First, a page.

Blogs and Trust – the Debate Continues

Riding home on a train from New York City to Long Beach (NY) gives a creative mind a lot of time to think through a variety of topics, and form a variety of opinions on those topics. In the current wired world, there are many different methods of bringing those thoughts to both friends and others via tools available via the Internet.

“I find time (to write) in airplanes, taxis, and while riding the train. I will write myself articles on the Blackberry, email to myself, and publish (to a blog) when I get home” Hunter Newby

Blogs are becoming a very popular way of bringing your story to both your friends and the rest of the connected world. Friends who read your blogs (or email), tend to have fairly high confidence that what you write is based on some level of fact. Or they simply enjoy reading your accounts of events happening in your part of the world.

Corporate blogs, or blogs based on meeting the marketing objectives of a company, are generally not accepted with a high level of trust, or respect (according to a recent Forrester report). On the other hand, those companies promoting the work of individual bloggers with an identity that both supplements and transcends the corporation tend to attract a more loyal following of readers that may even continue after the blogger leaves a company.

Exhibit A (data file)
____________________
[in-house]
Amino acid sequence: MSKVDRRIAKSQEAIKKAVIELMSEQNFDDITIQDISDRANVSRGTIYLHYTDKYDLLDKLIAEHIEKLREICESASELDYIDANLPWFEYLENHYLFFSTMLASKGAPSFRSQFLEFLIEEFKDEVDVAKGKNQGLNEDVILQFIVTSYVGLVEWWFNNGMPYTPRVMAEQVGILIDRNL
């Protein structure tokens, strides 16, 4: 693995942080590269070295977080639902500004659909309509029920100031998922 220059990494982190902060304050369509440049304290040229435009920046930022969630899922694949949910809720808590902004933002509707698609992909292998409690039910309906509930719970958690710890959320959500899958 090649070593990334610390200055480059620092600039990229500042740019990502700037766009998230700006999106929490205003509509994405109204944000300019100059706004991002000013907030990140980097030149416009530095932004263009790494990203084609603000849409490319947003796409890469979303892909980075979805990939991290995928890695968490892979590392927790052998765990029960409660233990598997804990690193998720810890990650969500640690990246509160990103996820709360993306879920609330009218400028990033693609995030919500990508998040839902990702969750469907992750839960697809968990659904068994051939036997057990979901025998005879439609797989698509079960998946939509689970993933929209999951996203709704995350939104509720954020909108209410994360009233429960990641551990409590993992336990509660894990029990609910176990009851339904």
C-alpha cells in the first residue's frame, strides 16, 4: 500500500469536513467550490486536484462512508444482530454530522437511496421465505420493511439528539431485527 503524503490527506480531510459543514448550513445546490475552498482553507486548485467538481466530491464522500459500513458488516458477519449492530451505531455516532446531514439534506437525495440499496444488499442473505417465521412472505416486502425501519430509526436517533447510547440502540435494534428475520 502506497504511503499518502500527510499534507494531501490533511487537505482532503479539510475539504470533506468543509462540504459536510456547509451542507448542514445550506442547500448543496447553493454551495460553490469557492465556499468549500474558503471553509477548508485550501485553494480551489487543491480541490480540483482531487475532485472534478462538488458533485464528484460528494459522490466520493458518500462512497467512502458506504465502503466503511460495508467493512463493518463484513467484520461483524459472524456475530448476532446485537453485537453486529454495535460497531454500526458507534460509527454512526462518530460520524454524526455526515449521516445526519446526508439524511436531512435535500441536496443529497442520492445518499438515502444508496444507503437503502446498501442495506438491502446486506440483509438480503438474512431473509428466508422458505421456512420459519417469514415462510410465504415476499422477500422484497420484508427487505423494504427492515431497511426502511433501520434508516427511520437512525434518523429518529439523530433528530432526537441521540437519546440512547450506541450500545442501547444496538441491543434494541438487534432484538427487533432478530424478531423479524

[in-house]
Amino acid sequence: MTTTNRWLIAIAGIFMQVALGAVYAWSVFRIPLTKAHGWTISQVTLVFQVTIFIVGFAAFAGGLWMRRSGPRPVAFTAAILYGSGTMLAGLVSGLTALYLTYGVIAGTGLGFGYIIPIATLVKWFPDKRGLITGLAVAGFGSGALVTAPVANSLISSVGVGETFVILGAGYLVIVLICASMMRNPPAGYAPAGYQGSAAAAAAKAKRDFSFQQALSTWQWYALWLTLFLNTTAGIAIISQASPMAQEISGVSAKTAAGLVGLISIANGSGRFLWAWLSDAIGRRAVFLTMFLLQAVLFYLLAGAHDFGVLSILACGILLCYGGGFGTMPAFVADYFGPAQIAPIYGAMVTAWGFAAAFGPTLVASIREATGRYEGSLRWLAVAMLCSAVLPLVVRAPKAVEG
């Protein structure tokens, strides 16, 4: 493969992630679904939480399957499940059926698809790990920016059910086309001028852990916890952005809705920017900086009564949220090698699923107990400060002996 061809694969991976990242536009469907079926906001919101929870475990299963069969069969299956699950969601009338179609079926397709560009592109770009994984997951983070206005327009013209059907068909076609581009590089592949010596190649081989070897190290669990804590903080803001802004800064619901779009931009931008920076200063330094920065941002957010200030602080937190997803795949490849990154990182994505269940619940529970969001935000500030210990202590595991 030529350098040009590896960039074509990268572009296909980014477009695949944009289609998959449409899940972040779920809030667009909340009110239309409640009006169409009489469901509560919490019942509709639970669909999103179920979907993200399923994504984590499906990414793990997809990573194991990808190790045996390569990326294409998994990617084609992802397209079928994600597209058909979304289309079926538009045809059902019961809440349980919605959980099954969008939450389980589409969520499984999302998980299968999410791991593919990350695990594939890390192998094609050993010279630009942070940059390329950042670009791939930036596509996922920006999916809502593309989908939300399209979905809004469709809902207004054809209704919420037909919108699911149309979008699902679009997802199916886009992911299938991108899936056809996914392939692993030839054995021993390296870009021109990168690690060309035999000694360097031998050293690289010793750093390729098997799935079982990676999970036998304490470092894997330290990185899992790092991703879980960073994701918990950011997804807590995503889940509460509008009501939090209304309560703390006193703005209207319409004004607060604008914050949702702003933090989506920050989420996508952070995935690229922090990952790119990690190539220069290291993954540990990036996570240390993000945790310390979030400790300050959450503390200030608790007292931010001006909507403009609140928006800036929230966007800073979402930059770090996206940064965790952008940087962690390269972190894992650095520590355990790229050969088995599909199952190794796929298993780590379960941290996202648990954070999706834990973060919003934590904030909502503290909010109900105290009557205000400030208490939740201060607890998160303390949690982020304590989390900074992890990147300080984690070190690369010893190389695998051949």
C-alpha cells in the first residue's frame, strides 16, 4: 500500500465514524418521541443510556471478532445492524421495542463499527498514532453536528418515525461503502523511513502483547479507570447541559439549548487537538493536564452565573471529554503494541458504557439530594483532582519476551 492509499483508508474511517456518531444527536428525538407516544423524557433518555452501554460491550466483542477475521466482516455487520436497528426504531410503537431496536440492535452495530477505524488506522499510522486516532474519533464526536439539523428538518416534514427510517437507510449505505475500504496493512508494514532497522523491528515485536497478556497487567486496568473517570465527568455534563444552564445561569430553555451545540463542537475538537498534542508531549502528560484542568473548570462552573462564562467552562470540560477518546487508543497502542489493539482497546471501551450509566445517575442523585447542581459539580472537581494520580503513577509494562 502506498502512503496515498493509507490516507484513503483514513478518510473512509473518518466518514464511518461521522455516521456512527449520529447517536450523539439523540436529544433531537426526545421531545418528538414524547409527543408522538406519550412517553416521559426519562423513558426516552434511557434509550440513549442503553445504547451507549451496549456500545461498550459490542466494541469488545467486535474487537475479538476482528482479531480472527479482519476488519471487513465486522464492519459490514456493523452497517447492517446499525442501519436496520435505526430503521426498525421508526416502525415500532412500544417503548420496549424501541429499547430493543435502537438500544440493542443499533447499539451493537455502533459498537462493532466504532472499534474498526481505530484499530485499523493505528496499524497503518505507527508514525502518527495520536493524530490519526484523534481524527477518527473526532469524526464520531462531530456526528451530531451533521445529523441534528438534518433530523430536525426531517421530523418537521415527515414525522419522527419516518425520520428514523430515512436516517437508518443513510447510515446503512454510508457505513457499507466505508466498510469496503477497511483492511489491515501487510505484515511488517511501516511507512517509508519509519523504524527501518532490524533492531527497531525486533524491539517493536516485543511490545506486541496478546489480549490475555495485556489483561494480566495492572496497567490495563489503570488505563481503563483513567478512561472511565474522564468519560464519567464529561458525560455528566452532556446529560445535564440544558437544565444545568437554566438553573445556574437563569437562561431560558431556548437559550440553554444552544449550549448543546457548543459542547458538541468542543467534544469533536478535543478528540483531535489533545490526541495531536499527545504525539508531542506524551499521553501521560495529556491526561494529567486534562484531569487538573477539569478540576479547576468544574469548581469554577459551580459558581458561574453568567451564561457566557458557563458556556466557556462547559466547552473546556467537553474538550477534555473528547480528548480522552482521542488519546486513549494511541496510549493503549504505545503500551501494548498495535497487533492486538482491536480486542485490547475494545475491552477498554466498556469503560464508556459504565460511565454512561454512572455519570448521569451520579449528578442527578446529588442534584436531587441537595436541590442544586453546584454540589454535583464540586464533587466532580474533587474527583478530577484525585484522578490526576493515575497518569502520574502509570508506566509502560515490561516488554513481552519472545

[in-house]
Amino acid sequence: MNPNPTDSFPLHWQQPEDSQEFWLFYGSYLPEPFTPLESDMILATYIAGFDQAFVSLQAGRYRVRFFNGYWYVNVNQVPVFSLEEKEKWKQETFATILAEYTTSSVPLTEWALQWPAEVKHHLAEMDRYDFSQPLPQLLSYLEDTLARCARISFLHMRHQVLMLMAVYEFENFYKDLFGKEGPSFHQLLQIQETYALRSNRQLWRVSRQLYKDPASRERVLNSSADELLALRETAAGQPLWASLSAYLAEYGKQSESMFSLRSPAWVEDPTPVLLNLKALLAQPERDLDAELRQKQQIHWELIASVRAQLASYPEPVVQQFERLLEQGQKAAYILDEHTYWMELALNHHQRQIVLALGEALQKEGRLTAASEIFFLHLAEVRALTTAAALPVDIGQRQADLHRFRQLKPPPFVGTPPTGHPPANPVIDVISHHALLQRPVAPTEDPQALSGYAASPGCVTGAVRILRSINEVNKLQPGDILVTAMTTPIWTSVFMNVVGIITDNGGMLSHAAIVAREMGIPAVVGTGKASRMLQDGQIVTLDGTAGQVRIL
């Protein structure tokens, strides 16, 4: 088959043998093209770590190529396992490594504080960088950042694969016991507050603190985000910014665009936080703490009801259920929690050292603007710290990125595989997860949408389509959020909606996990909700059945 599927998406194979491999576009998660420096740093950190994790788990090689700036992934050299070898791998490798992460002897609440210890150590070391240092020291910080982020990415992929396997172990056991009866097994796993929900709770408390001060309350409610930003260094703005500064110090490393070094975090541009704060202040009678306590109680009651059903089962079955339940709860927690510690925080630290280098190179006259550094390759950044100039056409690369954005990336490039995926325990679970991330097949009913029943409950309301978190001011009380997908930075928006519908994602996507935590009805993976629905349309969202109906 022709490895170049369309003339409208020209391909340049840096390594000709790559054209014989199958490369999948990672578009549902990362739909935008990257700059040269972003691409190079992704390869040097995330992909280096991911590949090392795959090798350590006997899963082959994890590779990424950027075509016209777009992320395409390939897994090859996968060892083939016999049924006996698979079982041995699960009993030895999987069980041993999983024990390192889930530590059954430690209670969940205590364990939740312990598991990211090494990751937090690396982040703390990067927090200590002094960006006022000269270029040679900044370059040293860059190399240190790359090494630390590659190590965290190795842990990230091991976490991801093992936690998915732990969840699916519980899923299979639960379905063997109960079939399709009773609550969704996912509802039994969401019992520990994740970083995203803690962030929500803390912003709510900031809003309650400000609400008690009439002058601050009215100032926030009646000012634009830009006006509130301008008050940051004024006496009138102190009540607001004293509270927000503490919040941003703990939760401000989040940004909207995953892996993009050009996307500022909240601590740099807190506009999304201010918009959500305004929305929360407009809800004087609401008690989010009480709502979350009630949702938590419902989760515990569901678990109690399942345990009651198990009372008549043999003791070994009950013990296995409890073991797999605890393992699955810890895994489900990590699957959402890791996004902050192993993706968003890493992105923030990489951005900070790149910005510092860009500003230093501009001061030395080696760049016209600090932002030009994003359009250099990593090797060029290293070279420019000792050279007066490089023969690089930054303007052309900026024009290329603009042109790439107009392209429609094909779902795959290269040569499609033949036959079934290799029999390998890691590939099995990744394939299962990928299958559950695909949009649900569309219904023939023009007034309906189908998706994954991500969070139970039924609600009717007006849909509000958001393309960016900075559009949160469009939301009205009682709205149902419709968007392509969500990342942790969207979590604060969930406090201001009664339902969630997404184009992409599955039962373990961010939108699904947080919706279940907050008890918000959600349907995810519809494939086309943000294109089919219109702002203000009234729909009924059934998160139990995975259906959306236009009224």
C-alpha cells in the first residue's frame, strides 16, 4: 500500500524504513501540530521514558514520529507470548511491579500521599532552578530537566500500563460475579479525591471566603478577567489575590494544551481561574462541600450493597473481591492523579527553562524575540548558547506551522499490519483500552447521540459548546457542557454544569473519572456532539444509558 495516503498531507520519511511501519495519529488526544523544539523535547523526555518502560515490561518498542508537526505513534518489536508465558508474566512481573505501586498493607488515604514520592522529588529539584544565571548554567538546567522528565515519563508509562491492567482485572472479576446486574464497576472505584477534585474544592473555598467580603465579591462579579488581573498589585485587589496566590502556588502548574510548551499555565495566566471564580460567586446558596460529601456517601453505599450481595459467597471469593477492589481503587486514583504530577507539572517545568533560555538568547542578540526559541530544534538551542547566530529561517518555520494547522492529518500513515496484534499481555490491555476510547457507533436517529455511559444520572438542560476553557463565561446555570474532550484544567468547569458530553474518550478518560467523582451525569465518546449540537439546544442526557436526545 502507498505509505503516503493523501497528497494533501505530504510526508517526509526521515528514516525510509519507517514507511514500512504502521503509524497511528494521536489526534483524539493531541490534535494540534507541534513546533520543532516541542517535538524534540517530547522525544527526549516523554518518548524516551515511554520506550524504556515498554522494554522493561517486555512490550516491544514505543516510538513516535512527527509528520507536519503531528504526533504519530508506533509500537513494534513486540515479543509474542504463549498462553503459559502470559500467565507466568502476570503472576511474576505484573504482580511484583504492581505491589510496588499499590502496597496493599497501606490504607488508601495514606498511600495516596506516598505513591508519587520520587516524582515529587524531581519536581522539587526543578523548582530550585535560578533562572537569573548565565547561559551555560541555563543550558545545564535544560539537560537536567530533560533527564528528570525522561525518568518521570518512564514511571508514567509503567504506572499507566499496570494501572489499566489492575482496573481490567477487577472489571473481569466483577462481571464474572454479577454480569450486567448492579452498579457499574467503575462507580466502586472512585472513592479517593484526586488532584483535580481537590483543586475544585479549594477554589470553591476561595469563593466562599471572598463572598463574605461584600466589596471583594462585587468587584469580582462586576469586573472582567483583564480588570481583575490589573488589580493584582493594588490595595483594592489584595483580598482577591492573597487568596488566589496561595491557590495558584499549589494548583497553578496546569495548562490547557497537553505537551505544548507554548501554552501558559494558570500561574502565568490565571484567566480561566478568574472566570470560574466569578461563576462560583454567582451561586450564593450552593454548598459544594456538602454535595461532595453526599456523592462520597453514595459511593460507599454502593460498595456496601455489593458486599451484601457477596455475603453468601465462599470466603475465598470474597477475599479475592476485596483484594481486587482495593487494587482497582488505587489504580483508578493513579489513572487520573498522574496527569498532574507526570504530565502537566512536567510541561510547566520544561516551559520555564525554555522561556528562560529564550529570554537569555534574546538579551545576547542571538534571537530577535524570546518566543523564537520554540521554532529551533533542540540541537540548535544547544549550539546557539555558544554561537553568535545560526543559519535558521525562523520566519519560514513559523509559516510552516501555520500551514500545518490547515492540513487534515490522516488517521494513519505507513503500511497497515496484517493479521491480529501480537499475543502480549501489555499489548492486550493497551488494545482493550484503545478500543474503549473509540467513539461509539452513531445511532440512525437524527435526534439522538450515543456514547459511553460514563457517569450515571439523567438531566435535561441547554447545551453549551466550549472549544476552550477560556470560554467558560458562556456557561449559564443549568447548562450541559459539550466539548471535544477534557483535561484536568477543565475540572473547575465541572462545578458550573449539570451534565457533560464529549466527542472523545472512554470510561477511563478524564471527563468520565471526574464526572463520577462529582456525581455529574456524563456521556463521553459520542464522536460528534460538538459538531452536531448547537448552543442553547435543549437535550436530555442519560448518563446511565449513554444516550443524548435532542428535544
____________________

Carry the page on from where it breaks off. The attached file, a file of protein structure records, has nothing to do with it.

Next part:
Hunter Newby, CEO and Founder of Allied Fiber, and seasoned blog writer, has a large following of readers spread over several subject areas. Newby often uses blogs as a record of conversations and people he meets. “I come across people every single day with unique, interesting, and useful stories, knowledge and information” says Newby.

Those conversations and experiences should not be lost. To ensure the conversations retain their value to current and future readers, it is important for Newby to format his blogs and material in a way that is “not only useful for readers today, but also informative for people in the future.”